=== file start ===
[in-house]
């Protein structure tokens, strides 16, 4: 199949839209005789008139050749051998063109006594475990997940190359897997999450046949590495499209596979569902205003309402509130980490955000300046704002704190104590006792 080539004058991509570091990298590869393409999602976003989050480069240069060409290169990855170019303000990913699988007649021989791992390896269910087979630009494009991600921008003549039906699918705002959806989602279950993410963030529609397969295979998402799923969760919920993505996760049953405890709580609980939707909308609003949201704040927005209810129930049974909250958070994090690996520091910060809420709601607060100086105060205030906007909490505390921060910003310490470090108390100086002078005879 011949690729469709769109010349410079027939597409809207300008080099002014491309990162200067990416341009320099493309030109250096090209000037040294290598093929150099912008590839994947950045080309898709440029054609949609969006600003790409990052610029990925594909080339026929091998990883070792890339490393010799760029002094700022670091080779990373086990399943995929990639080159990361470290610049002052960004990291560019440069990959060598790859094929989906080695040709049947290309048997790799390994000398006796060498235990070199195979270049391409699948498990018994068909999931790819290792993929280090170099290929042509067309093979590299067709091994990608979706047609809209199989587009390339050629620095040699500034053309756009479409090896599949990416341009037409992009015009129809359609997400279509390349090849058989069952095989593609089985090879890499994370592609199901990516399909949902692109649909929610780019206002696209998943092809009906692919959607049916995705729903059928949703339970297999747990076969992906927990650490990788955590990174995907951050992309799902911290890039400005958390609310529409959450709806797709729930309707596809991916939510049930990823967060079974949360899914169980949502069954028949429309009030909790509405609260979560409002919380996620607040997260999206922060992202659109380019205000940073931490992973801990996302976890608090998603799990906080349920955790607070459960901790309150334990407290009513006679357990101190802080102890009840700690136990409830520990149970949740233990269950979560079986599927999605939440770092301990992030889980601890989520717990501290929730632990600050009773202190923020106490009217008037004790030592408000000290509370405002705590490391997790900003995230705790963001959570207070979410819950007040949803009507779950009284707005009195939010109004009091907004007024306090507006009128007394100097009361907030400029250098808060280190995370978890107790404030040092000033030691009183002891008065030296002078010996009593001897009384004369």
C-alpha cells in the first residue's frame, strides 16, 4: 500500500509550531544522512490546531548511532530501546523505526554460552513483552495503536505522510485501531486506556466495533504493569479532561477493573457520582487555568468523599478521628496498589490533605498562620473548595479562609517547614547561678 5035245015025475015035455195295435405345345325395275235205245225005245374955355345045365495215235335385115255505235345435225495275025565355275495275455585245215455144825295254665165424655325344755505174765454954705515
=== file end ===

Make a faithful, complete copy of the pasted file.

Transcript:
[in-house]
């Protein structure tokens, strides 16, 4: 199949839209005789008139050749051998063109006594475990997940190359897997999450046949590495499209596979569902205003309402509130980490955000300046704002704190104590006792 080539004058991509570091990298590869393409999602976003989050480069240069060409290169990855170019303000990913699988007649021989791992390896269910087979630009494009991600921008003549039906699918705002959806989602279950993410963030529609397969295979998402799923969760919920993505996760049953405890709580609980939707909308609003949201704040927005209810129930049974909250958070994090690996520091910060809420709601607060100086105060205030906007909490505390921060910003310490470090108390100086002078005879 011949690729469709769109010349410079027939597409809207300008080099002014491309990162200067990416341009320099493309030109250096090209000037040294290598093929150099912008590839994947950045080309898709440029054609949609969006600003790409990052610029990925594909080339026929091998990883070792890339490393010799760029002094700022670091080779990373086990399943995929990639080159990361470290610049002052960004990291560019440069990959060598790859094929989906080695040709049947290309048997790799390994000398006796060498235990070199195979270049391409699948498990018994068909999931790819290792993929280090170099290929042509067309093979590299067709091994990608979706047609809209199989587009390339050629620095040699500034053309756009479409090896599949990416341009037409992009015009129809359609997400279509390349090849058989069952095989593609089985090879890499994370592609199901990516399909949902692109649909929610780019206002696209998943092809009906692919959607049916995705729903059928949703339970297999747990076969992906927990650490990788955590990174995907951050992309799902911290890039400005958390609310529409959450709806797709729930309707596809991916939510049930990823967060079974949360899914169980949502069954028949429309009030909790509405609260979560409002919380996620607040997260999206922060992202659109380019205000940073931490992973801990996302976890608090998603799990906080349920955790607070459960901790309150334990407290009513006679357990101190802080102890009840700690136990409830520990149970949740233990269950979560079986599927999605939440770092301990992030889980601890989520717990501290929730632990600050009773202190923020106490009217008037004790030592408000000290509370405002705590490391997790900003995230705790963001959570207070979410819950007040949803009507779950009284707005009195939010109004009091907004007024306090507006009128007394100097009361907030400029250098808060280190995370978890107790404030040092000033030691009183002891008065030296002078010996009593001897009384004369």
C-alpha cells in the first residue's frame, strides 16, 4: 500500500509550531544522512490546531548511532530501546523505526554460552513483552495503536505522510485501531486506556466495533504493569479532561477493573457520582487555568468523599478521628496498589490533605498562620473548595479562609517547614547561678 5035245015025475015035455195295435405345345325395275235205245225005245374955355345045365495215235335385115255505235345435225495275025565355275495275455585245215455144825295254665165424655325344755505174765454954705515